The law does not favor repeated litigation of the same issue. Public policy and effective judicial administration require that controversies once decided on their merits remain in repose and that inconsistent judicial decisions not be made on the same set of facts. Duplicative litigation involves needless expense and disorder, and creates hardship on the individual who is twice vexed for the same cause. See: 50 C.J.S., Judgments, sec. 592, p. 11; 46 Am. Jur.2d, Judgments, sec. 395, pp. 559-563; and Kiel v. Scott & Williams, 186 Wis. 415, 420, 202 N.W. 672 (1925). The public has an interest in the finality of judicial decisions. Where the existence of probable cause has been fully litigated, where the proceedings have culminated in a final order of dismissal, and where there is no additional evidence to support a different result, unlimited relitigation should not be permitted.

The ALI Model Code of Pre-Arraignment Procedure reflects similar reasoning. The Code would allow reinstatement of a dismissed complaint only on the basis of new evidence and only within sixty days after dismissal.[4] The drafters of this proposal explained their rationale:

*343 "While the strict limitations of double jeopardy are inappropriate to the screening stage of the process, some degree of finality should be accorded to a determination that comes with the formality of a judicial determination upon an adversary hearing. The balance struck by this section is to allow the prosecution sixty days during which it may develop additional evidence to support the charge and to seek to reinstate the complaint and reopen the hearing on the basis of such additional evidence. Otherwise, the dismissal of the complaint is final and bars further prosecution of the offense. . . ." ALI, Model Code of Pre-Arraignment Procedure, sec. 330.7, Note, p. 228 (1975).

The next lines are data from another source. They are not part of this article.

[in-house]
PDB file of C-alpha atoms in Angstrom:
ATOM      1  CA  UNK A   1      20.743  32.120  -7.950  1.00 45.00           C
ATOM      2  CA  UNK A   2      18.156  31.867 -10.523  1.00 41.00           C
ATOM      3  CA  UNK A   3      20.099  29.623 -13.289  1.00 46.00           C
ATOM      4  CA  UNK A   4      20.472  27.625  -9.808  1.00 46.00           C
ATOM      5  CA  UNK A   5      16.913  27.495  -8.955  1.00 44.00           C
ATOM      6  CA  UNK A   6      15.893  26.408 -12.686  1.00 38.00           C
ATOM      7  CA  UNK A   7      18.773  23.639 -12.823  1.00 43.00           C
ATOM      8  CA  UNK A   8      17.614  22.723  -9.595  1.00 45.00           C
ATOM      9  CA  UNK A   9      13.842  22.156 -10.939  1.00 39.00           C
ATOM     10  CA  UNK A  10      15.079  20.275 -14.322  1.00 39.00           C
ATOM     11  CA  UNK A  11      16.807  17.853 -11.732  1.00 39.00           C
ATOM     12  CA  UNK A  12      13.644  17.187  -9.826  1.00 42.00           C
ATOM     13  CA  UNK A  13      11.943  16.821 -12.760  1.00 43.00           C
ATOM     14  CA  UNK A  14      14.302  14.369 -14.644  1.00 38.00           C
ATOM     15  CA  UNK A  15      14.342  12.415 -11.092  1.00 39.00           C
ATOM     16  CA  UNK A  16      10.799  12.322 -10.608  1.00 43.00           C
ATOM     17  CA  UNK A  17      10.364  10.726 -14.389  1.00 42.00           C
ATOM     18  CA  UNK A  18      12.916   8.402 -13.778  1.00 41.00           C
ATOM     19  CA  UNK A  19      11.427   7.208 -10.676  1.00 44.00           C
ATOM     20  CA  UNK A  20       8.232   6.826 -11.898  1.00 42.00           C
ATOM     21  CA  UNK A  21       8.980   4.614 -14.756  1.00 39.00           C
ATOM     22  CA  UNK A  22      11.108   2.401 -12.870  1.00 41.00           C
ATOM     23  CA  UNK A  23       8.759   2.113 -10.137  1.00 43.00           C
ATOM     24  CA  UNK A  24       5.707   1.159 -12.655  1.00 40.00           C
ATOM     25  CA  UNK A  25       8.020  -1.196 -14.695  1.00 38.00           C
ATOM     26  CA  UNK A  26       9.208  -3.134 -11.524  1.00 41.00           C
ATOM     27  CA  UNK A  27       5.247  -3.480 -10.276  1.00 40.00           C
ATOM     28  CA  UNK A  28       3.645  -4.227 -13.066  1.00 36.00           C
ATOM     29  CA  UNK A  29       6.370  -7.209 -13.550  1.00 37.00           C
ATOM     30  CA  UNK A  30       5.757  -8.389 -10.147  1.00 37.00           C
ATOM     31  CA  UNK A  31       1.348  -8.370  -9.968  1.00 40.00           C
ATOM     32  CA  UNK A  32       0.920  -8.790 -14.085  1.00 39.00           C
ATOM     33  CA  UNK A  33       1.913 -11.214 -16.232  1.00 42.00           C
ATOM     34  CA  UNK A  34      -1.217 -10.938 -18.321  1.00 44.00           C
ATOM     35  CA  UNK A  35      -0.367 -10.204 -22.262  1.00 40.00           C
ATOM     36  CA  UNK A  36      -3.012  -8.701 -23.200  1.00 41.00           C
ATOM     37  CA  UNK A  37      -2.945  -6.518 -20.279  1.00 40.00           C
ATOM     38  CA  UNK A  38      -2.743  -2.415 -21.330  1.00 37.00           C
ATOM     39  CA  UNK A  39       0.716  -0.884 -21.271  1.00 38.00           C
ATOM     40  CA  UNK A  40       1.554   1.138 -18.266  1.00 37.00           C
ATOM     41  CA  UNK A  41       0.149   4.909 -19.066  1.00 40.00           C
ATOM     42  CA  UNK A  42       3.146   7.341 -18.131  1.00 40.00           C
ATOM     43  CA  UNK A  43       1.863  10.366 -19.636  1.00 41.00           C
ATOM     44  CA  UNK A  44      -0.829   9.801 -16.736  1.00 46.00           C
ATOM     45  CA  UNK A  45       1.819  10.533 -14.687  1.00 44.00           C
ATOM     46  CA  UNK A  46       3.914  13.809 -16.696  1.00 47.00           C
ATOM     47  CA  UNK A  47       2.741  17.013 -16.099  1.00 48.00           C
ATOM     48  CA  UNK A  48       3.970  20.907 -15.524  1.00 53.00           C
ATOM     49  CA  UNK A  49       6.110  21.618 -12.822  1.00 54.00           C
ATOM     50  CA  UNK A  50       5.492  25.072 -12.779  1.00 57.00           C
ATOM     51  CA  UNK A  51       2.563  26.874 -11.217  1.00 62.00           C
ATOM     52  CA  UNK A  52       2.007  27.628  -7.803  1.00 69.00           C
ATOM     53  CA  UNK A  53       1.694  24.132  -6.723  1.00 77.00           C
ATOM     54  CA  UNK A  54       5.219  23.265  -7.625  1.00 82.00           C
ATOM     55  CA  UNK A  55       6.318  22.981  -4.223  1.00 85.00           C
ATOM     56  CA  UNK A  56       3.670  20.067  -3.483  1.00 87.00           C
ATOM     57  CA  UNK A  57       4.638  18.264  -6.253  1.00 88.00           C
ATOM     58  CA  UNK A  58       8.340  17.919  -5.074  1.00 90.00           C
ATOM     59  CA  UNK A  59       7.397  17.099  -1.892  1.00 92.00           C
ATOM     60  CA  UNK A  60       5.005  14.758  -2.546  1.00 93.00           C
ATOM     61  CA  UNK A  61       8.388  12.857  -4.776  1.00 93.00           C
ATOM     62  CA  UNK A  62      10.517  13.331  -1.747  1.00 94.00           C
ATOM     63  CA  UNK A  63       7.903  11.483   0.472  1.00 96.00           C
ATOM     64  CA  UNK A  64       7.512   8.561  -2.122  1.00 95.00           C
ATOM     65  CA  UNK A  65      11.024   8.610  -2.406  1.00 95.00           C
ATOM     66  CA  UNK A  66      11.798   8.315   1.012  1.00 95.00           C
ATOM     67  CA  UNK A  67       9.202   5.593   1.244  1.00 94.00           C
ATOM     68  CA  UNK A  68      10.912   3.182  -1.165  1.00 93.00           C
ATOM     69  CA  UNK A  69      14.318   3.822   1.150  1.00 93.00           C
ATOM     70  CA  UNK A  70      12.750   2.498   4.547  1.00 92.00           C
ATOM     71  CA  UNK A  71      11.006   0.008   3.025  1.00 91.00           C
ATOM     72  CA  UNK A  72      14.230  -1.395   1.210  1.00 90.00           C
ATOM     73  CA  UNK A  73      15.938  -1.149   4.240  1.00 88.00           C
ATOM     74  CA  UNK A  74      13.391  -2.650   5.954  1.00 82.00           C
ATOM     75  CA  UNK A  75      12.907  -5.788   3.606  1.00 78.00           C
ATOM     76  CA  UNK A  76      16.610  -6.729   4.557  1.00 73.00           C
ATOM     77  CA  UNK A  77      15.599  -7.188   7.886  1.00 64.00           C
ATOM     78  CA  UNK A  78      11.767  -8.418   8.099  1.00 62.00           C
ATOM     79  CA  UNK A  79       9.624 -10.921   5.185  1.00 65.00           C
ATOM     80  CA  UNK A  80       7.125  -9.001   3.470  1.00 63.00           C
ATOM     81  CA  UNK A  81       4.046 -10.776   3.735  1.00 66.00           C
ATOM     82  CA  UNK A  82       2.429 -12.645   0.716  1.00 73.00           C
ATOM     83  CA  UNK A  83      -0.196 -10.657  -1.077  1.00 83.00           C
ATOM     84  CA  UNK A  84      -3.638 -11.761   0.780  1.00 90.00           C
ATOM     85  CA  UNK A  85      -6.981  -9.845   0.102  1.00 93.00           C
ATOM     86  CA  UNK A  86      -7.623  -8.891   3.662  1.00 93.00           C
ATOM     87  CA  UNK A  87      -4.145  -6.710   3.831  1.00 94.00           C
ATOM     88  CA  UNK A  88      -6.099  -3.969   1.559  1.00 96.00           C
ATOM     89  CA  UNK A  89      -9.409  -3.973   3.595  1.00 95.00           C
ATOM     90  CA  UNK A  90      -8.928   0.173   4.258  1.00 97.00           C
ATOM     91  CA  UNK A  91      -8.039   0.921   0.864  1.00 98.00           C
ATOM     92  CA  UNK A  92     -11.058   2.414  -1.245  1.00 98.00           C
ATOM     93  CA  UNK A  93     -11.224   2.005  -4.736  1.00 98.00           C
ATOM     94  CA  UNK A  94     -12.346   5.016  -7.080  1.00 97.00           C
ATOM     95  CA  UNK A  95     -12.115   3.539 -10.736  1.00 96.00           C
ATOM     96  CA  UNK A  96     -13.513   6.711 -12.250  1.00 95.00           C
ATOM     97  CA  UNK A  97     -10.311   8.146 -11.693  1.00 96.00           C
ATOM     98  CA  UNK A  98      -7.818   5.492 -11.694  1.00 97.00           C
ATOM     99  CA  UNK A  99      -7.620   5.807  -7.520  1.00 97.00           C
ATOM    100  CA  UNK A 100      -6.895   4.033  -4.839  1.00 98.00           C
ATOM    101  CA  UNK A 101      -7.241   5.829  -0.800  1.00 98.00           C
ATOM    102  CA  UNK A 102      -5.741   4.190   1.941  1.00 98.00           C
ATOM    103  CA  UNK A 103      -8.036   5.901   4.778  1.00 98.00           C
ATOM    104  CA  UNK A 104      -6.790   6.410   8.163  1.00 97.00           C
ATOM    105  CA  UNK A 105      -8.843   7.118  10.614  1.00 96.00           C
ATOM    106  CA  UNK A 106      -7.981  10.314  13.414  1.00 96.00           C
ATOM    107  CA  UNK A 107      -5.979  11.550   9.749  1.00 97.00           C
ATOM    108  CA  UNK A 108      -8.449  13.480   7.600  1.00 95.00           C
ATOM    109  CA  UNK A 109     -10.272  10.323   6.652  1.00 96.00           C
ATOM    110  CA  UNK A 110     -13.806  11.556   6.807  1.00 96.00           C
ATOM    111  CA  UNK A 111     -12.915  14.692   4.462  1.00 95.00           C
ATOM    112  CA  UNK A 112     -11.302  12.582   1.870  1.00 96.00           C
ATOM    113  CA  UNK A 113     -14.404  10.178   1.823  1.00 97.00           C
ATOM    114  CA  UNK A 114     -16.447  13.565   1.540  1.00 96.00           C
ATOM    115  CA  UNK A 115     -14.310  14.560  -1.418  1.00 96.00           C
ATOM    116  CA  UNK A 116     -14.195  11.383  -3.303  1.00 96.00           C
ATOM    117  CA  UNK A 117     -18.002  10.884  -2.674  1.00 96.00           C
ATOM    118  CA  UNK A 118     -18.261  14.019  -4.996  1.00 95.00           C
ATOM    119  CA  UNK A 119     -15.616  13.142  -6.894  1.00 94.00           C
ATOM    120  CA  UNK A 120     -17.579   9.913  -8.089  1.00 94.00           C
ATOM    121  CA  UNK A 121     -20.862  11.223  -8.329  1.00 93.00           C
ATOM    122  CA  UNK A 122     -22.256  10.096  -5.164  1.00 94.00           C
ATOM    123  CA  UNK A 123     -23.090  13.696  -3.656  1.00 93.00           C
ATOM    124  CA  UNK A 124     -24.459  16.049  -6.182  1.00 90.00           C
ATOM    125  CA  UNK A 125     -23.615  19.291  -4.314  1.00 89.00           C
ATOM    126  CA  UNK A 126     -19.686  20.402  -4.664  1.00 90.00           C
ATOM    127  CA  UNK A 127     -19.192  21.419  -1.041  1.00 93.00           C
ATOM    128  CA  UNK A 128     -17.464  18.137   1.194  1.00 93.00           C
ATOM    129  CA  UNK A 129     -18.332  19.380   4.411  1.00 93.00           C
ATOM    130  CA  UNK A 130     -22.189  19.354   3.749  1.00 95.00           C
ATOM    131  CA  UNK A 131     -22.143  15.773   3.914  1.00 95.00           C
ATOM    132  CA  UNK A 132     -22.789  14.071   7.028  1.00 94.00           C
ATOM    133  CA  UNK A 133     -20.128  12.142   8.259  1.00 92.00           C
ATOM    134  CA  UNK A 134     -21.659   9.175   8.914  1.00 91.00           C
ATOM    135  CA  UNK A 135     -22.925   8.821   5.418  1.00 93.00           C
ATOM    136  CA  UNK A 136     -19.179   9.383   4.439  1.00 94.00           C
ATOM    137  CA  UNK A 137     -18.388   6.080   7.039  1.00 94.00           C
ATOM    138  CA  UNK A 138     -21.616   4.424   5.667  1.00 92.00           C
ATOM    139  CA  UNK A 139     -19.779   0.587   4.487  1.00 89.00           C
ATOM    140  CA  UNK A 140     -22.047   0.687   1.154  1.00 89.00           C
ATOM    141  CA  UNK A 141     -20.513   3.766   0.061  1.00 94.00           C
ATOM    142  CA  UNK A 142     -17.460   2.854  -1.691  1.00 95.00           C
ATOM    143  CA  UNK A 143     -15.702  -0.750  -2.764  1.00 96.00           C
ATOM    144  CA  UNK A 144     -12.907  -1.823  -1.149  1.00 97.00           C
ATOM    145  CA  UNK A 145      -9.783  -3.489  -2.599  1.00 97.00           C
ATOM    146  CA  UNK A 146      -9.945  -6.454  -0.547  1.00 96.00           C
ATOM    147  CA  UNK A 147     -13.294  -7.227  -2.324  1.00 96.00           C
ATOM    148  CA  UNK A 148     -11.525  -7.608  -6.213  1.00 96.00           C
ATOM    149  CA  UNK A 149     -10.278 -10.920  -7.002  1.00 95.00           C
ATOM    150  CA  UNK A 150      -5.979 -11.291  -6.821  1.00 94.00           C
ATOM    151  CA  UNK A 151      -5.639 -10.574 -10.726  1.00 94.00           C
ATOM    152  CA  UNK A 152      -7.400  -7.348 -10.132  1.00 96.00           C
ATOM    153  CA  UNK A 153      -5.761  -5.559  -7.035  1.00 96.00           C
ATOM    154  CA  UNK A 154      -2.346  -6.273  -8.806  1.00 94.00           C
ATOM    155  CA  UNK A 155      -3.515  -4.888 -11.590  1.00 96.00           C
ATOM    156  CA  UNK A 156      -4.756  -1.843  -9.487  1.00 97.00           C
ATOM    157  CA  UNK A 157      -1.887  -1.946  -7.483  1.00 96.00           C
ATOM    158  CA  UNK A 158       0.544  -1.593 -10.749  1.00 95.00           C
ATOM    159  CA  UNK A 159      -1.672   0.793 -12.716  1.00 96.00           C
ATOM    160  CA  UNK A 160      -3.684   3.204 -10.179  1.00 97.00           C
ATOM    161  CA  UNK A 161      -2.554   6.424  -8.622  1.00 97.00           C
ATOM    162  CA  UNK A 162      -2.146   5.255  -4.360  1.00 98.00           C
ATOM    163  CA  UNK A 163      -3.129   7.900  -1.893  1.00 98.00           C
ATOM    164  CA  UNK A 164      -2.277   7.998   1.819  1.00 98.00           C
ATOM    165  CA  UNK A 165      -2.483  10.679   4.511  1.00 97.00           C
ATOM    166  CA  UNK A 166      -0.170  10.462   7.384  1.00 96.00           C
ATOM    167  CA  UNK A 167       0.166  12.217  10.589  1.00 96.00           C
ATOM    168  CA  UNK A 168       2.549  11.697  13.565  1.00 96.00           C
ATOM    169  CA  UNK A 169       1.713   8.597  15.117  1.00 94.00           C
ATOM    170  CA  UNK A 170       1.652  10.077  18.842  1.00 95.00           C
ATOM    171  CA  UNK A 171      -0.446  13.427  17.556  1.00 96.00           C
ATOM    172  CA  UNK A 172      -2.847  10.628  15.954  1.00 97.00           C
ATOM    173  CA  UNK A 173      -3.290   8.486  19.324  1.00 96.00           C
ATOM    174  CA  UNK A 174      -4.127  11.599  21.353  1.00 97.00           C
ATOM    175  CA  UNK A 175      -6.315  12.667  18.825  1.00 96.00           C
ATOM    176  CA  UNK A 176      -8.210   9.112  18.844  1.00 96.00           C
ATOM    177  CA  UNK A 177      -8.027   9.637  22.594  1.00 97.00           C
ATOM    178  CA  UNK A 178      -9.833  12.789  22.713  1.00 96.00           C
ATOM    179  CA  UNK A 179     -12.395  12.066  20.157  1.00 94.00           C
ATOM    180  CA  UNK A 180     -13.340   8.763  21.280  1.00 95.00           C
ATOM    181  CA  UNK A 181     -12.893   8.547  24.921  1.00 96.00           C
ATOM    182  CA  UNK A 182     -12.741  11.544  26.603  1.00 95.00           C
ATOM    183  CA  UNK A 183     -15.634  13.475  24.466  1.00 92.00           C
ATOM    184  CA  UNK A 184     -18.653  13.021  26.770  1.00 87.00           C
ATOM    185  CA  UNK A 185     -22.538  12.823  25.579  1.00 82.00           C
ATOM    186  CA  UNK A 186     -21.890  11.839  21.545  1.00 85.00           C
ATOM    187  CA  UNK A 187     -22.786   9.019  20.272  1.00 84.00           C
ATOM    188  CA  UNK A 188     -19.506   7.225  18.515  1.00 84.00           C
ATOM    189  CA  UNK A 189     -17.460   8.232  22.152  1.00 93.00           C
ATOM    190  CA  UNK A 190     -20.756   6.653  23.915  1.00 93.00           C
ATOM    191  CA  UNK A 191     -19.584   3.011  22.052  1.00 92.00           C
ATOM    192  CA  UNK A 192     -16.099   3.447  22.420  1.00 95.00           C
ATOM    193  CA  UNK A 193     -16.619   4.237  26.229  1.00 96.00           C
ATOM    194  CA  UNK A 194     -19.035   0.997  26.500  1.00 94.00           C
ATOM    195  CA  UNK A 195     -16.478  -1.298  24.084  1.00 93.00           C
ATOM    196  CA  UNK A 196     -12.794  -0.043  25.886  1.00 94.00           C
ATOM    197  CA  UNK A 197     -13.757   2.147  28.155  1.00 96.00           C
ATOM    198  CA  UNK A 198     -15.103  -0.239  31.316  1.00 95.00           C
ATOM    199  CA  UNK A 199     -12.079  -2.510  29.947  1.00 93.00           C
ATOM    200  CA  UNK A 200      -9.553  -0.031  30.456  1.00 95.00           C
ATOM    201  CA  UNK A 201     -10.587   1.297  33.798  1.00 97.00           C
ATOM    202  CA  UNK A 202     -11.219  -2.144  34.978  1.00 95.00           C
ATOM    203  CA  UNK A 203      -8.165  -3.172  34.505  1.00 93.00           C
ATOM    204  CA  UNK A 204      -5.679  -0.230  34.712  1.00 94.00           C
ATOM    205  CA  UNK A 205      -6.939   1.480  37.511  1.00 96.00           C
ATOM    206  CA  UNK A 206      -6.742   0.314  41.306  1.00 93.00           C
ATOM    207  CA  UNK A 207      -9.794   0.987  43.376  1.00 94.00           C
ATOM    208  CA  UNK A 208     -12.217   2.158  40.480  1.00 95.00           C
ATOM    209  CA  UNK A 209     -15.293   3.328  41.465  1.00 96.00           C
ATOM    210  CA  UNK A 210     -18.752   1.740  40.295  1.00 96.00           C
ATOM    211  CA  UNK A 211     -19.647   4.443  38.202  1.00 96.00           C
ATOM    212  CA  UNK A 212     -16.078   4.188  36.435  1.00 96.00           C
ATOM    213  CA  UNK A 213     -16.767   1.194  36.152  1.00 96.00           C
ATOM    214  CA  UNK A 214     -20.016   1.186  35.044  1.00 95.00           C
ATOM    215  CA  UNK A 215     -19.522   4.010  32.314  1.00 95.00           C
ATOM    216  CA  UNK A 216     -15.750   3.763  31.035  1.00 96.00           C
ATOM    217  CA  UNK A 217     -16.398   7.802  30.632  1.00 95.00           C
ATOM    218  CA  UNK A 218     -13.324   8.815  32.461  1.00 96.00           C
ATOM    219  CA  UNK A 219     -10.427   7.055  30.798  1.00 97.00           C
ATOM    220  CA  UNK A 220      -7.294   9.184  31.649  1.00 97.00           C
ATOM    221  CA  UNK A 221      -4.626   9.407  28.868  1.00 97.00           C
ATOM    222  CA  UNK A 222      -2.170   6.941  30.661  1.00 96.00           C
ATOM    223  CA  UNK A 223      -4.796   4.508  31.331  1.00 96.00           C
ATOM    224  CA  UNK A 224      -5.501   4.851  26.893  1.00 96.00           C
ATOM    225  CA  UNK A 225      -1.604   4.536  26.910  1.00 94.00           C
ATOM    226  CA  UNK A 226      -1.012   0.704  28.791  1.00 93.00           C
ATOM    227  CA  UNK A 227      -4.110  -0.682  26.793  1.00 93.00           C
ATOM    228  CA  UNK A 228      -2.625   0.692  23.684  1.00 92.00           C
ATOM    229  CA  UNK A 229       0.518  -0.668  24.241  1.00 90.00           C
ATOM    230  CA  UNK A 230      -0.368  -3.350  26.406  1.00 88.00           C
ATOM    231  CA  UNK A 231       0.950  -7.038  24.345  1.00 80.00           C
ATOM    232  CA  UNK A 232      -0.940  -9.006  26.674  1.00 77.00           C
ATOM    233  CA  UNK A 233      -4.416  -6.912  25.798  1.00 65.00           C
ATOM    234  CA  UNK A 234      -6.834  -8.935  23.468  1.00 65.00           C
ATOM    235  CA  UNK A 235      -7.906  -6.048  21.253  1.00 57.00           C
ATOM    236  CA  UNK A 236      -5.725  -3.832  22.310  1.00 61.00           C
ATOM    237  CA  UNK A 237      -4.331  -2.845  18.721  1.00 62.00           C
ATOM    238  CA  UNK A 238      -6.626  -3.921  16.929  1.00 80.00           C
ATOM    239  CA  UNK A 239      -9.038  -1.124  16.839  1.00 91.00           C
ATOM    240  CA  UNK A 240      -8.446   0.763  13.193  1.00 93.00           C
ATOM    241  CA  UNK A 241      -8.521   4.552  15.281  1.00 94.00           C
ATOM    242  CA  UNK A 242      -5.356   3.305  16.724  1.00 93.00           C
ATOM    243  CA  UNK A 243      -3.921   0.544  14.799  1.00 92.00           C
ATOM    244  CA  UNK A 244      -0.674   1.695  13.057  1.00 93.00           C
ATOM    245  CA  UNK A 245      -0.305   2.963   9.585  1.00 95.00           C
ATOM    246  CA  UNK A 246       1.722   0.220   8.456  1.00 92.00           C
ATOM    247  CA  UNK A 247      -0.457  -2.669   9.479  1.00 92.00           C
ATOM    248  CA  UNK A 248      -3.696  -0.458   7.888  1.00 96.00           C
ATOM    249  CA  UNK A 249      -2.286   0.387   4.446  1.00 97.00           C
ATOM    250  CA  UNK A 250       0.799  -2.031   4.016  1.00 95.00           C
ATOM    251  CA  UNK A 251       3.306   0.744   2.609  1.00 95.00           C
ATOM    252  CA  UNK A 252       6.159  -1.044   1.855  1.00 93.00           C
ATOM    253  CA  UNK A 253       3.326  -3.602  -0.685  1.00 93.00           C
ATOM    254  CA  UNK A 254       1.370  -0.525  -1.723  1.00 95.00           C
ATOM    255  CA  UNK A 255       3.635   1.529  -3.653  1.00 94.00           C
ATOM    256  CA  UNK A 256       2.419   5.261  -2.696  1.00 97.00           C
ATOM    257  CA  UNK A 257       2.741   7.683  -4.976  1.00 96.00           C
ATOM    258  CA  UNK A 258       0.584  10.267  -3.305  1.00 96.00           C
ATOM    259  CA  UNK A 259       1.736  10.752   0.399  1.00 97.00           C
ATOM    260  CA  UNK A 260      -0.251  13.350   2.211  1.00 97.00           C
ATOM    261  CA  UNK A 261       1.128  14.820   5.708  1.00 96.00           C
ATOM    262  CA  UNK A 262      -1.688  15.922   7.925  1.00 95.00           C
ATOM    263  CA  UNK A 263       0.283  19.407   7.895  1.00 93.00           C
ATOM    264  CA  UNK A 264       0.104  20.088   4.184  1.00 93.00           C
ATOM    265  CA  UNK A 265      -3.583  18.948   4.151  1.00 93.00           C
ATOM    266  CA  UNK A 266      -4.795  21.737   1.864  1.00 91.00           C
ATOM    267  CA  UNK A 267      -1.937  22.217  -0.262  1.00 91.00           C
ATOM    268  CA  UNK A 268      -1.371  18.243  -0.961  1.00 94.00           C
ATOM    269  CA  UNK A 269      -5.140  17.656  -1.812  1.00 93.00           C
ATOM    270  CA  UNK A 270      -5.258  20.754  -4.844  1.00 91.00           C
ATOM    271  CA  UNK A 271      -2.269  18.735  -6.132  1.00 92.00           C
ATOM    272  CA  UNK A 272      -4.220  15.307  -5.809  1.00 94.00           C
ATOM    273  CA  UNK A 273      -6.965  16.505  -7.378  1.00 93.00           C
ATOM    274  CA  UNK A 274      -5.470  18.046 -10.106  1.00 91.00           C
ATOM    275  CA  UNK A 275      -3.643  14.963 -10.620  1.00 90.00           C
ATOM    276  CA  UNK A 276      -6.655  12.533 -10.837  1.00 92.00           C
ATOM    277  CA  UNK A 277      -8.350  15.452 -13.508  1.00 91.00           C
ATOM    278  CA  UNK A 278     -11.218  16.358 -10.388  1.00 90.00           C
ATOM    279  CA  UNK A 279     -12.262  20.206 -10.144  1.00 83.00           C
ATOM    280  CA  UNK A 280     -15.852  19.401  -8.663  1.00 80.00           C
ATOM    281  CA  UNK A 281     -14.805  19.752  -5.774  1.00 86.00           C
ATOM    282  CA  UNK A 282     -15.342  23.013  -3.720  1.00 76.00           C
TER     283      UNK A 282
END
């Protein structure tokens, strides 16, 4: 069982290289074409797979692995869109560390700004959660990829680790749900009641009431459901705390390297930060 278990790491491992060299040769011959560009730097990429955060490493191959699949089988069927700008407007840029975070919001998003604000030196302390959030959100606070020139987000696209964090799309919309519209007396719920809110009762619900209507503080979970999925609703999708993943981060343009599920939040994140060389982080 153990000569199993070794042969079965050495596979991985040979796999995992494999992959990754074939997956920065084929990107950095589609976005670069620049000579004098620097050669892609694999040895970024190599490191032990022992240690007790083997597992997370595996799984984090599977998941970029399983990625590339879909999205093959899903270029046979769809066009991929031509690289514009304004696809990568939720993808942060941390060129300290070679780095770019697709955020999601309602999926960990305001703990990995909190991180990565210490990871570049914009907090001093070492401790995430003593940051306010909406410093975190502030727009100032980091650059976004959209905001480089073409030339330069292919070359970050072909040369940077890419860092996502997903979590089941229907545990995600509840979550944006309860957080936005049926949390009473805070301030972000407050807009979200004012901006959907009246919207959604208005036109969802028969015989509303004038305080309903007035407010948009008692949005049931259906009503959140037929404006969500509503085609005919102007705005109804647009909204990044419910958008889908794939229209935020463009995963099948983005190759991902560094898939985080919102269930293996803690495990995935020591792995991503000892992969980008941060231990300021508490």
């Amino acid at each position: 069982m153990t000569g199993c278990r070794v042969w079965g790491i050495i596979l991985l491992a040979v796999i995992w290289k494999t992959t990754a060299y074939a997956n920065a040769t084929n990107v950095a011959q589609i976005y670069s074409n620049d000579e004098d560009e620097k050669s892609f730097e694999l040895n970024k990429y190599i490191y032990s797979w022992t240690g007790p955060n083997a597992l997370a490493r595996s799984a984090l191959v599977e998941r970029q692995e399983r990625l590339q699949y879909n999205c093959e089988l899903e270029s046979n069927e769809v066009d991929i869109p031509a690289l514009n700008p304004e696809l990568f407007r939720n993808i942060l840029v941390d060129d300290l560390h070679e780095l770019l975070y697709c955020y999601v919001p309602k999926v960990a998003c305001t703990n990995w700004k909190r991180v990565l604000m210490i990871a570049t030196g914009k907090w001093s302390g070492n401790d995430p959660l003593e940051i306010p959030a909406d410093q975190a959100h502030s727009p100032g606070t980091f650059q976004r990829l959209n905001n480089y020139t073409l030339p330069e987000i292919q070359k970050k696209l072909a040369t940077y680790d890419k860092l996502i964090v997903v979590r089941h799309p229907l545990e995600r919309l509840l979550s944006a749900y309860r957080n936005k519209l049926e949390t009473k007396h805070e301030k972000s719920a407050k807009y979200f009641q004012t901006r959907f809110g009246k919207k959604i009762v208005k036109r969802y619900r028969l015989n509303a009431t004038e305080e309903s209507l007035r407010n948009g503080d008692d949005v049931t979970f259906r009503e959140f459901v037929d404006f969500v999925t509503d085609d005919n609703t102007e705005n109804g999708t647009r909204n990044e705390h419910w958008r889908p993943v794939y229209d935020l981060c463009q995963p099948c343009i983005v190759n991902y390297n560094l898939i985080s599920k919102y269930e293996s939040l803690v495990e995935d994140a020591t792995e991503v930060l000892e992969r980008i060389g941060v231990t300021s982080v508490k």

We believe both parties overstate their respective positions. The defendant, in effect, argues that the state cannot appeal from a dismissal after a preliminary examination and at the same time argues the state should not be permitted to reinstate the criminal prosecution. On the other hand, the state would characterize the order of dismissal as final, and thus an appealable order. At the same time, it would accord it no finality and thus allow the state, at its option, to commence a new prosecution or appeal from the dismissal, and perhaps to pursue both remedies simultaneously.